On the occasion of the “Assises de la mer” held in Brest on 27 and 28 November, Karmenu Vella, European Commissioner for the Environment, Maritime Affairs and Fisheries, spoke on the topic of Growth blue, which he described as a “driving force for Europe”. He reiterated the position of France ranked 4th in Europe in the Blue economy, according to a recent OECD study and welcomed the French strategic directions. He also welcomed the good results of the French fishing industry whose value increased by about 30% over the past 8 years. He praised the work of French fishermen, “concerned with the sustainability of stocks & assets in improving their management. ” He indicated, for example, that “Thanks to these efforts, sole will be fished sustainably in the Bay of Biscay & East Channel. This hard work pays off, he concluded. Fishing remains a priority for the European Commission. In the context of Brexit, it will have to be part of a new agreement by 2020. What will be the impact on the common fisheries policy? Sea to sea asked Commissioner Vella some questions:
The EU will remain fully committed to implementing all objectives of the Common Fisheries Policy also after the departure of the UK
Sea to sea: The Brexit does he not risk jeopardizing the general objectives of the CFP and the sustainability of fisheries (MSY, OD …)? What commitments can the Commission get from the United Kingdom?
Karmenu Vella: Within the context of the future economic partnership with the UK, we will establish a new fisheries agreement on, inter alia, access to waters and quota shares. The draft political declaration endorsed by the European Council (A50) on 25 November sets out firm objectives on future cooperation with respect to resource conservation, which is essential given the scope of our shared stock to be managed jointly.
In the negotiations on this future fisheries agreement with the UK, who will be an important strategic partner for the EU in fisheries, the Commission will be guided by the same objectives and principles of the Common Fisheries Policy as in its negotiations with other third countries. In these negotiations, it will aim to ensure that the UK will equally respect the need for sustainability and protection of stocks and that in the context of the future fisheries agreement with the UK our own conservation mechanisms will be matched with similar measures to preserve fishing stock.
The EU will remain fully committed to implementing all objectives of the Common Fisheries Policy also after the departure of the UK. This includes the MSY objectives and the Landing Obligation. the departure of the UK will by no means alter these objectives.
STS: Regarding the Landing Obligation to be generalized in 2019: how does the Commission see its implementation? Accompanying measures are they possible for multi-species fisheries?
K.V.: The reform of the Common Fisheries Policy (CFP) of 2013 aimed to gradually eliminate this wasteful practice of discarding, through the introduction of the landing obligation. The landing obligation will fully enter into force in 2019.
According to this obligation, fishermen must bring to shore all catches of species subject to Total allowable catch (TAC) limits or Minimum Conservation Reference Sizes (in the Mediterranean). This will bring an end to the unsustainable practice of throwing unwanted fish back into the sea. Use of landed fish must be restricted to purposes other than direct human consumption, including fish meal, fish oil, pet food, food additives, pharmaceuticals and cosmetics.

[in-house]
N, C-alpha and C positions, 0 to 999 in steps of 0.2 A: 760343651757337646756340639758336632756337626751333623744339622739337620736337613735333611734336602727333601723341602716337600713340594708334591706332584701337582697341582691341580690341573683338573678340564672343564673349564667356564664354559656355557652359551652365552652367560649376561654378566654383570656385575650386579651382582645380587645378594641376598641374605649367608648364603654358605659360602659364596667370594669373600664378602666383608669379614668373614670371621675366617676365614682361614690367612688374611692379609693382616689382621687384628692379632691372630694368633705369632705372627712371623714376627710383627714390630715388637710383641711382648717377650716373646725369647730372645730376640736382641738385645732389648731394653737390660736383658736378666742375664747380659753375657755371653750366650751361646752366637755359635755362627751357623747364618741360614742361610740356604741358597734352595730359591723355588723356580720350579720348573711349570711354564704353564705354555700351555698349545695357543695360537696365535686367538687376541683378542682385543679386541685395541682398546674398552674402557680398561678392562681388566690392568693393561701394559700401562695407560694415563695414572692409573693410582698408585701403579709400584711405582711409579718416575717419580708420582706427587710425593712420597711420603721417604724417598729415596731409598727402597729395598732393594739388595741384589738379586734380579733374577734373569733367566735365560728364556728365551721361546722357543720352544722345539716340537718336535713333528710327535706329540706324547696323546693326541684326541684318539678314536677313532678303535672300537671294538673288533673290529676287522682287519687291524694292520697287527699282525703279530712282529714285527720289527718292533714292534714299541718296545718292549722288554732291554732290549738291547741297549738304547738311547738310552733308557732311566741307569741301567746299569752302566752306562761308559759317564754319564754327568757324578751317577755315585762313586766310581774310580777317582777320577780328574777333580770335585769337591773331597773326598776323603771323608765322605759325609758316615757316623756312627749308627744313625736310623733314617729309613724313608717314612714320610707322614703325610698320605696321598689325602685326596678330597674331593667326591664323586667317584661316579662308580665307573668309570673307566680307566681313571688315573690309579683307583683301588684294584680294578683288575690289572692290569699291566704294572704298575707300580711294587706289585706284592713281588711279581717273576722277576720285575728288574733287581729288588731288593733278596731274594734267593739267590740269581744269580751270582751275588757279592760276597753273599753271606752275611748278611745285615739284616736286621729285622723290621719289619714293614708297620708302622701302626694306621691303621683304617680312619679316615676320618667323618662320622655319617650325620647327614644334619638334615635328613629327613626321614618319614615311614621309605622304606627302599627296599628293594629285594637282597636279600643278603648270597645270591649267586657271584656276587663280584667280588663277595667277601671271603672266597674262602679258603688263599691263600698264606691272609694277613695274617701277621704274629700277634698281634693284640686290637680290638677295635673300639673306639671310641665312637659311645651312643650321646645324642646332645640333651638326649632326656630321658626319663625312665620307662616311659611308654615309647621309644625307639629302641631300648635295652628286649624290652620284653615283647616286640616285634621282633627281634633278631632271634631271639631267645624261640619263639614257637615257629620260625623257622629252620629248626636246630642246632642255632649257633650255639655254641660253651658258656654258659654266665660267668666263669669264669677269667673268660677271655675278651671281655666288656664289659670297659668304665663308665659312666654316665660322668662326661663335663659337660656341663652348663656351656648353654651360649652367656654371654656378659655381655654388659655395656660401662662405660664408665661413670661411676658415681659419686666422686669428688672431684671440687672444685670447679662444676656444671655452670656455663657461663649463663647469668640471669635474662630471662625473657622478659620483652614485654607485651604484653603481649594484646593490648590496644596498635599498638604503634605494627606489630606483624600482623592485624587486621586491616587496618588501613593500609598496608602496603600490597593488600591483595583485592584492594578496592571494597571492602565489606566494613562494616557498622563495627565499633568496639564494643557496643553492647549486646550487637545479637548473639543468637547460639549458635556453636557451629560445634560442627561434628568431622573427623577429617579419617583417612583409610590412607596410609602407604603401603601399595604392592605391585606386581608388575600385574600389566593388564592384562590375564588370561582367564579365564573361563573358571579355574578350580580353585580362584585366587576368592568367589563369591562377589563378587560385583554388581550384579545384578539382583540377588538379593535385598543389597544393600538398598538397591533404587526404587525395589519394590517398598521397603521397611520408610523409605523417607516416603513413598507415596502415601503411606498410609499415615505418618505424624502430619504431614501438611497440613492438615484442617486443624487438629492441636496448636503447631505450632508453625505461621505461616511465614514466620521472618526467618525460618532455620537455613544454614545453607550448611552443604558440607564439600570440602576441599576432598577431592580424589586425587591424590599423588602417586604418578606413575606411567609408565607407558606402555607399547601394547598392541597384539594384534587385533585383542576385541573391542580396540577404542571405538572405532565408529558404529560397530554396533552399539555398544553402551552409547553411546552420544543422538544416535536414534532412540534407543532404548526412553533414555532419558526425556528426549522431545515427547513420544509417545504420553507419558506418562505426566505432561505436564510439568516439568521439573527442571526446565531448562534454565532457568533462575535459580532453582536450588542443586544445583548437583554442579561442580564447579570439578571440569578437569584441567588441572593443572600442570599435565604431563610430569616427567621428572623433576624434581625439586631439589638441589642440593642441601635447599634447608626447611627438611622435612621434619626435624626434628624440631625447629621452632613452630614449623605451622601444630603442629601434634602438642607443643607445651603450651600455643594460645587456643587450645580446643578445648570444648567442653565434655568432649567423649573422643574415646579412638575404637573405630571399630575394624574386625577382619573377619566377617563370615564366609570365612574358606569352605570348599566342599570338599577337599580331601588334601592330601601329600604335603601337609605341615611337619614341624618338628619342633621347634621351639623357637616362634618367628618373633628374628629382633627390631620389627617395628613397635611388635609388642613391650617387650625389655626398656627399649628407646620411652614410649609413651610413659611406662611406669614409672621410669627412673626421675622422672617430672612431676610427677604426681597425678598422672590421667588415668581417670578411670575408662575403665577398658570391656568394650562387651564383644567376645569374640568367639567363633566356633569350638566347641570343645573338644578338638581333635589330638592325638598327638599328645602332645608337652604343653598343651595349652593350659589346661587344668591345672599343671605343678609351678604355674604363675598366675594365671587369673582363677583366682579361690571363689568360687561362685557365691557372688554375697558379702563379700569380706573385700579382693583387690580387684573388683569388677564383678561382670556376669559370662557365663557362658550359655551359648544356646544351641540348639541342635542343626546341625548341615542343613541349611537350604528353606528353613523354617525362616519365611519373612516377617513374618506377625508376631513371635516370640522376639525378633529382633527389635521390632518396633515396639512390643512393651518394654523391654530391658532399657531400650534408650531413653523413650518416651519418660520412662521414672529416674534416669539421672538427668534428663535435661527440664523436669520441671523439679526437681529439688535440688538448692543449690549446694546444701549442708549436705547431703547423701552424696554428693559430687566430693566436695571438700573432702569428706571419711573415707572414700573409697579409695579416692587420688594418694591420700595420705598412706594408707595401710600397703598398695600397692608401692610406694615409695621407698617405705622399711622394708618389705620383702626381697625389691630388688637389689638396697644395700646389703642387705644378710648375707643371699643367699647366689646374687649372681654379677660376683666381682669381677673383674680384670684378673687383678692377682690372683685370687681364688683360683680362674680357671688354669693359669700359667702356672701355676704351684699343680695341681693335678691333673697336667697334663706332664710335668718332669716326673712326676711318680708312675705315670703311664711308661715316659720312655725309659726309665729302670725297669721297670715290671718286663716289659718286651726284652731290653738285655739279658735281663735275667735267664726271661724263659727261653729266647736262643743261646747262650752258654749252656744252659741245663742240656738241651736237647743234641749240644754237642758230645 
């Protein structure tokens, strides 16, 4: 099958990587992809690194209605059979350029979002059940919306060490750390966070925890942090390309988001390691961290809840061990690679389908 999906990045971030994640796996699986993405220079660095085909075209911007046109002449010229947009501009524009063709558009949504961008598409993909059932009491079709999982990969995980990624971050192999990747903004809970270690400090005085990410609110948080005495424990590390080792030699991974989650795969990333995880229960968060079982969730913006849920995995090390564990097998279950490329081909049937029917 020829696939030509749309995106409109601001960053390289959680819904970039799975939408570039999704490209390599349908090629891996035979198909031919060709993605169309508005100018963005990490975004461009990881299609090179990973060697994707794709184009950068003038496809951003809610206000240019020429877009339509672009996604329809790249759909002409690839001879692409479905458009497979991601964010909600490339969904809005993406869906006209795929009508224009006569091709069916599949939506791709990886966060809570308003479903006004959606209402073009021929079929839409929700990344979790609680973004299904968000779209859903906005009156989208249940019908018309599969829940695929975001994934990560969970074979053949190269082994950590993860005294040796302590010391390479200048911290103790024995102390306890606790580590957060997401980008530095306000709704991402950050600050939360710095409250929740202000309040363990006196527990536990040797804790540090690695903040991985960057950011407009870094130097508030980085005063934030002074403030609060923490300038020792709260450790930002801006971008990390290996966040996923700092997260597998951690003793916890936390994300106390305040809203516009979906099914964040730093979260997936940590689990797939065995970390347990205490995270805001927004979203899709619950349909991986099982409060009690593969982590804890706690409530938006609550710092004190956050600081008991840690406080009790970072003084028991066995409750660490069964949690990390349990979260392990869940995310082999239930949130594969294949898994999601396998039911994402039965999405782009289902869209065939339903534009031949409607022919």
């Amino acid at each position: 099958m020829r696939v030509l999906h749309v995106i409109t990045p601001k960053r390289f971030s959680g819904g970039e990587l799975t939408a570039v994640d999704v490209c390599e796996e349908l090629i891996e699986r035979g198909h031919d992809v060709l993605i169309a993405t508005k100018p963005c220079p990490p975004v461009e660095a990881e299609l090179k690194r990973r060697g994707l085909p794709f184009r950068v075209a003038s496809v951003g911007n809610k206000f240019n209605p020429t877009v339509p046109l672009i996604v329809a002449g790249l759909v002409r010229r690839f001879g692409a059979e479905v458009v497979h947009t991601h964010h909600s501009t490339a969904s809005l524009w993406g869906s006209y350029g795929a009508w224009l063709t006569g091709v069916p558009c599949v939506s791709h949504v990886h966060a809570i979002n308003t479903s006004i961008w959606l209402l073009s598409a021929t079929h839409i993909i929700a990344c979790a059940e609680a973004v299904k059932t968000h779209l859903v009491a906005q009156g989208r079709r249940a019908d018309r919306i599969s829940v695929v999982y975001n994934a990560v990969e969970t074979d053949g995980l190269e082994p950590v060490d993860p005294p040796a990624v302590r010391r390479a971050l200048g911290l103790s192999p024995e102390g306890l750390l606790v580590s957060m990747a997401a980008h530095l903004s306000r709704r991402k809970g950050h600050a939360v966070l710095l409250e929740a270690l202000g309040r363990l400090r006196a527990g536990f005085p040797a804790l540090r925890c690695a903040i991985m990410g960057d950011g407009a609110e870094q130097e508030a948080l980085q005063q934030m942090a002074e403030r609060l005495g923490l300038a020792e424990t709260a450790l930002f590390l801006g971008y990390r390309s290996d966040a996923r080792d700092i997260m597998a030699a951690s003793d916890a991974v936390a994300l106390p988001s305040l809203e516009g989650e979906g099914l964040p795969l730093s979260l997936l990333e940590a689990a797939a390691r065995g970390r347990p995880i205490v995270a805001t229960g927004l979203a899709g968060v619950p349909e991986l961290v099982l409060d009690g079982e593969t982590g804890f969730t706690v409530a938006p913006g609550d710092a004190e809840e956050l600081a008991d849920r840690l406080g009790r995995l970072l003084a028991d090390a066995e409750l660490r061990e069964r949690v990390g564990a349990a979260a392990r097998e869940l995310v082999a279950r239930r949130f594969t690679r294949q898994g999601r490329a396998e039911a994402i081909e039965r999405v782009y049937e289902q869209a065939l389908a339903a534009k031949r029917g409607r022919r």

We are working together with the Member States and industry to help address the challenges and overcome any difficulties. There are several flexibilities and a set of potential measures to facilitate the full implementation. These include more flexible use of quotas, an exemption from the obligation to land the fish that survive after being returned to the sea, and an exceptional allowance to discard a limited amount of unavoidable unwanted catches. The EMFF covers investments in selective fishing gears, in the improvement of port infrastructures and in the marketing of unwanted catches.
STS: What about the reform of technical measures?
K.V.: The proposal on new Technical Measures is another important step to reduce unwanted catches and eliminate discards, notably through better selectivity, and better protection for juvenile fish and spawning grounds. The proposal sets out the rules on what kind of fishing gear fishermen can use, when and where fishermen may fish, and includes measures to enhance the protection of marine ecosystems and marine habitats. Through a more regionalised approach, the revised regulation will give Member States, fishermen and other stakeholders the possibility to decide which measures to apply in their regions to achieve sustainable fisheries provided these are at least as effective as current measures.
The revision of this regulation is currently being discussed by the co-legislators. In the meantime, we will ensure that the implementation of the current rules on Technical Measures remains a priority, as they are fundamental elements to achieve our objective of sustainable fishing.
STS: What about the implementation of Multi-annual management plans?
K.V.: Since the adoption of the CFP reform, the Commission has proposed five multi-annual plans (MAP) to achieve sustainable fishing. The Baltic Sea plan has been adopted in 2016 and the North Sea plan in 2018: the two plans are already in force.
Three further MAPs have been proposed by the Commission and are currently on the table of the co-legislators: the Adriatic Plan for small pelagics (tabled in February 2017) and the Plans for the Western Mediterranean and for Western waters (both tabled in March 2018).